Oil Sands Truth: Shut Down the Tar Sands

"Alaska pipeline steals the show"

Alaska pipeline steals the show

Guy Quenneville
Northern News Services
Published Monday, June 22, 2009

INUVIK - The ninth Inuvik Petroleum Show just couldn't catch a break.

Last year, attendees of the annual oil and gas trade show - though high on news that BP Energy had bid more than $1 billion for a parcel of offshore land in the Beaufort Sea - operated under the shadow of the Joint Review Panel, whose report on the environmental and socio-economic impacts of the $16.2 billion Mackenzie Gas Project (MGP) was still nowhere to be seen.

Despite a new December release date for the report, attendees this year were talking about another perceived roadblock to the project: the competing Alaska pipeline that will stretch approximately 2,737 km from Alaska's North Slope through the Yukon and northeastern British Columbia to the B.C.-Alberta border.

Last week, the U.S. government agreed to increase the loan guarantees to the pipeline proponents, TransCanada Corporation and ExxonMobil, to $30 billion from $18 billion.

Members of the GNWT, including Inuvik-born Premier Floyd Roland, were on hand at the petroleum show to address industry concerns about the Alaska project.

"We're closer to (the JRP) decision than we've ever been in our history, and yet it still feels so elusive," said Roland. "We know that the Mackenzie Gas Project, from a regulatory standpoint, is still ahead of the Alaska line, that the MGP is still on track to be constructed first.

"But that didn't take away that sinking feeling last week when we heard that another decision has been made to advance the Alaska project. While it appears that the Alaska pipeline is making slow but steady progress, the Mackenzie Gas Project appears to be frozen, not just in the ground but in red tape."

That being said, even with the JRP delay, the MGP is still on track to be built first, said Randy Ottenbreit, the MGP development executive for Imperial Oil, which, with ConocoPhillips, Shell Canada, ExxonMobil and the Aboriginal Pipeline Group (APG), has invested between $700 million and $800 million on advancing the project so far.

According to the original pipeline timeline devised in 2007, the MGP was slated to begin construction in 2014, but "we have not issued a revised schedule or timeline for the MGP," said Ottenbreit.

"Part of it is that we're at a stage of the project where we're dealing with some more near-term uncertainty on the regulatory side that we'd like to get a better handle on before we adjust our projections."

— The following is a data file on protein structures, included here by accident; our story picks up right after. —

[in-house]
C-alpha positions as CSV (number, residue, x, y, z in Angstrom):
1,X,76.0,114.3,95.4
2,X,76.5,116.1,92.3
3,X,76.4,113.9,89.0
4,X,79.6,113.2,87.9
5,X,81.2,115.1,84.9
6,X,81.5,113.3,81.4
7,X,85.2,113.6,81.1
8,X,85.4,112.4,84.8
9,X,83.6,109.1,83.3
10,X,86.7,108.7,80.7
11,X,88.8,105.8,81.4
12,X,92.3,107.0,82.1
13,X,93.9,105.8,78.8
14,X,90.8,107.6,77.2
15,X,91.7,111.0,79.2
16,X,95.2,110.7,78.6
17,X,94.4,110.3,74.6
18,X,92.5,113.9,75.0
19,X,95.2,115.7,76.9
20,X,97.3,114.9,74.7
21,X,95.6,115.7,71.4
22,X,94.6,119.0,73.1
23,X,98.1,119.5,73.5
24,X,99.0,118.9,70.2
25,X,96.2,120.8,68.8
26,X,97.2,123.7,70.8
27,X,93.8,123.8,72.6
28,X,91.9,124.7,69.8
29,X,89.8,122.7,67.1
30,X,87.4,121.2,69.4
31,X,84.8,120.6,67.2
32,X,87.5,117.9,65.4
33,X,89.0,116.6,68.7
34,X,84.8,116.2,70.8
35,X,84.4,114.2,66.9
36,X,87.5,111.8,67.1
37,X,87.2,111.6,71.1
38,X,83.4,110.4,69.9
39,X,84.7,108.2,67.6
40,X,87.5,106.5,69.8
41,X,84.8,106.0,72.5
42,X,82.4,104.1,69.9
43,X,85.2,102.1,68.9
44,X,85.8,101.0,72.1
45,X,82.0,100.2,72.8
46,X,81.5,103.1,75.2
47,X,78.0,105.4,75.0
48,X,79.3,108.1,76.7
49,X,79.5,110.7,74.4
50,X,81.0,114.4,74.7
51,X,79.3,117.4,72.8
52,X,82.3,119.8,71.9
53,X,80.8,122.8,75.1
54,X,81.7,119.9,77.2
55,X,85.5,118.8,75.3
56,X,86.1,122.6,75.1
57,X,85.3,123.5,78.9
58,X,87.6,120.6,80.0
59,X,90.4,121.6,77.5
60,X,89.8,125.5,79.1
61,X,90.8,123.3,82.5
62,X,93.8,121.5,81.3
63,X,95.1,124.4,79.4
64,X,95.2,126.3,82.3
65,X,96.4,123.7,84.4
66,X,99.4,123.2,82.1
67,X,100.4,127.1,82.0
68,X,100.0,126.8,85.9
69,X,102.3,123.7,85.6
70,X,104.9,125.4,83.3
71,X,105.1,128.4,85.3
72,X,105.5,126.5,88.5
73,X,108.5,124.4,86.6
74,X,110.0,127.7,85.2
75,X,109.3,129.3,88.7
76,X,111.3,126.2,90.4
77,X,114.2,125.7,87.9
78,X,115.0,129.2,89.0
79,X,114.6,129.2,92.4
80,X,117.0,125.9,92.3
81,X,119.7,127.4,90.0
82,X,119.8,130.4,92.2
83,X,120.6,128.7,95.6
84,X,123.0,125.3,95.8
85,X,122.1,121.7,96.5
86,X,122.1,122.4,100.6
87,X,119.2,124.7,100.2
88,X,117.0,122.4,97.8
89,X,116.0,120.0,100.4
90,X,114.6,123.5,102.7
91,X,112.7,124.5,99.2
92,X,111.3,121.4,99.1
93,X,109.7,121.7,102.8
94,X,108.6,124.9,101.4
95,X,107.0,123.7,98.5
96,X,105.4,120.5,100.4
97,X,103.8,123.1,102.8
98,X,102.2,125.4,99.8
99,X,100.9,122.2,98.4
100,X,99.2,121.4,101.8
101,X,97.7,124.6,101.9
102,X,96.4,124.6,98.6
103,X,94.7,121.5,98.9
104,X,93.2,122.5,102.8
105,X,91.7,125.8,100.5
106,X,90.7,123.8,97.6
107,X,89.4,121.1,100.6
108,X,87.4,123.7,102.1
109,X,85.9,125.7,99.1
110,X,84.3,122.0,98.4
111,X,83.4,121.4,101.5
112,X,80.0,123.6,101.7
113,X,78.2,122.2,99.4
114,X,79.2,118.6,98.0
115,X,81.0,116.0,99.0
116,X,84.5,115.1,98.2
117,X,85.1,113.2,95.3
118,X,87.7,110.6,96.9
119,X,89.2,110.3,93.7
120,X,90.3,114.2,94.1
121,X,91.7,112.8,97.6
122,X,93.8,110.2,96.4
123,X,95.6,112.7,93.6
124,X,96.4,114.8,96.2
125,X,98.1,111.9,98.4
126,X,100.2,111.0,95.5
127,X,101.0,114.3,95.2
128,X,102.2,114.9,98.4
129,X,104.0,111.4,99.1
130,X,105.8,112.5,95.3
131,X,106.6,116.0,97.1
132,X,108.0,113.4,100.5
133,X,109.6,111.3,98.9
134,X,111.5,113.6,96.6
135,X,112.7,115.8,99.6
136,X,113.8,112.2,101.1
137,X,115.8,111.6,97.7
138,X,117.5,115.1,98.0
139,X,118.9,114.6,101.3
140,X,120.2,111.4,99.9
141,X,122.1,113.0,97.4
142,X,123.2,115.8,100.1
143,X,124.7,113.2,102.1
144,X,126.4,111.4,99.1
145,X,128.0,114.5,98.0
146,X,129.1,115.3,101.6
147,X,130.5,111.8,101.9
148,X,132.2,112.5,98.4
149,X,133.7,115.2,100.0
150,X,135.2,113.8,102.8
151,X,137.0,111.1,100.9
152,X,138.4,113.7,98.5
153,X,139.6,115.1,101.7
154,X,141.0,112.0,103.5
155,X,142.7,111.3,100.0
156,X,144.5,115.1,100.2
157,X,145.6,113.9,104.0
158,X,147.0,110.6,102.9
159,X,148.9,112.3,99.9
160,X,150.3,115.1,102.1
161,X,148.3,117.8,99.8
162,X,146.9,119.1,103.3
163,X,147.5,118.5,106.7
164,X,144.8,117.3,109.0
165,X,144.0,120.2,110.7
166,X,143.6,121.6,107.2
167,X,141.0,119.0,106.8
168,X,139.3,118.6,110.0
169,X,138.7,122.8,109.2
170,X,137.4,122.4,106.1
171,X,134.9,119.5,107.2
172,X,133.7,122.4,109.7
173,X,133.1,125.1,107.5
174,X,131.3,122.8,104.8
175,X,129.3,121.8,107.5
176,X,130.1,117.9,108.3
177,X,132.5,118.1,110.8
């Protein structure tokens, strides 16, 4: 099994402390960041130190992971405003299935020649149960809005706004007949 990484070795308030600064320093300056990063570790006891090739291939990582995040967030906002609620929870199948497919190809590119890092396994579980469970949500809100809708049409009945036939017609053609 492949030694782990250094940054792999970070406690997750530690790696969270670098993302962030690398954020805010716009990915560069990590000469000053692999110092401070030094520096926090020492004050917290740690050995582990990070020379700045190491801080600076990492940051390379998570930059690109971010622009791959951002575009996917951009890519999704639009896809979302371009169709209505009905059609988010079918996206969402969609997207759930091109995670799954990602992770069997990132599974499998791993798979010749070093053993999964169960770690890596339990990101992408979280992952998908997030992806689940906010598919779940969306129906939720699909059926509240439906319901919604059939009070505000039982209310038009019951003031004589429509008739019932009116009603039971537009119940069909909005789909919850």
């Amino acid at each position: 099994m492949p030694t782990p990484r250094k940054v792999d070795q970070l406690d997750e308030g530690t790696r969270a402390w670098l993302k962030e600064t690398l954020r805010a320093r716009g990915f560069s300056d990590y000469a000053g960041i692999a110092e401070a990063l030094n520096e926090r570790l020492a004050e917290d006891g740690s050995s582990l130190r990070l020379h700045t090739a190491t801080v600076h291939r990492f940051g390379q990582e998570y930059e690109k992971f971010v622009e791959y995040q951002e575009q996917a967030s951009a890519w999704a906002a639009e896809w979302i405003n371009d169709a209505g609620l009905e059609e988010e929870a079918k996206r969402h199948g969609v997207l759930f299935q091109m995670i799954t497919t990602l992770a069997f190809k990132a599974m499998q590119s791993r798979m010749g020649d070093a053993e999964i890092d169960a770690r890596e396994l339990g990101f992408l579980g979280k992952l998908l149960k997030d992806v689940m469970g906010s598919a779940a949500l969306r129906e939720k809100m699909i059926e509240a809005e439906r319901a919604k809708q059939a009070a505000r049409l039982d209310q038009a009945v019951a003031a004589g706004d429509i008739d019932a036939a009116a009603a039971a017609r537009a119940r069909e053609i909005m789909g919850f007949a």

Construction of the pipeline will require 7,100 workers, said O.D. Hansen, manager of communications for the APG.

In the meantime, Northern-based businesses which have invested money and equipment in preparation for the pipeline that will likely suffer the most from the current lag in exploration in the Mackenzie Delta, said Brendan Bell, former minister of industry, tourism and investment.

"It's really quite a site to behold," said Bell of the equipment-strewn industrial area of Inuvik, which he toured with Roland Wednesday morning. "There are some small companies that are way out on the limb that have made some investments in the past to be ready for this project. Those are the companies of this region that we need to be worried about and, should this project go away, be the most impacted."

Earlier this year, MGM Energy - which spent about $70 million drilling three wells north of Inuvik last winter - announced it will significantly scale back its activities next year, probably drilling two wells on Inuvialuit owned lands but with much less staff.

For Inuvik company Northwind Industries, which builds roads and maintains rigs for MGM, MGM's drilling activities in 2008 accounted for approximately 75 per cent of revenue that year, said Marty Verbonac, logistics manager for the company.

"If they didn't come on board, there would have been absolutely nothing. They were the only show in town for the last several years," said Verbonac.

"It sort of takes me back to the early 1980s when the arse fell out of the oil industry and they shut down all the exploration in the Beaufort Sea," said Inuvik Mayor Derek Lindsay. "You could have shot a cannon down main street any day of the week."

Given the reduced amount of work available, companies like Northwind may be forced to issue layoffs, Lindsay added. Verbonac said his company usually has to turn people down during a busy season.

"There's only so much work to do," he said. "Actually, we had a lot of calls Alberta, guys looking for work because it's slow down south."

Total attendance at the trade show fell this year to approximately 600 from 669 last year, with the number of exhibitors booths down to 105 from 113.

"I had a feeling that it was going to be down this year, just because of the economy and the way the MGP has stalled," said Lindsay. "A lot of people sort of lost faith or hope in the system and backed off from participating in this year's petroleum show."

The declining participation and the delays of the JRP have cast serious doubts about the prospects of a tenth petroleum show.

"I'm hoping we have a tenth but this December, if the JRP comes out with anything, that will sort of (determine) whether we have show number 10," said Lindsay.


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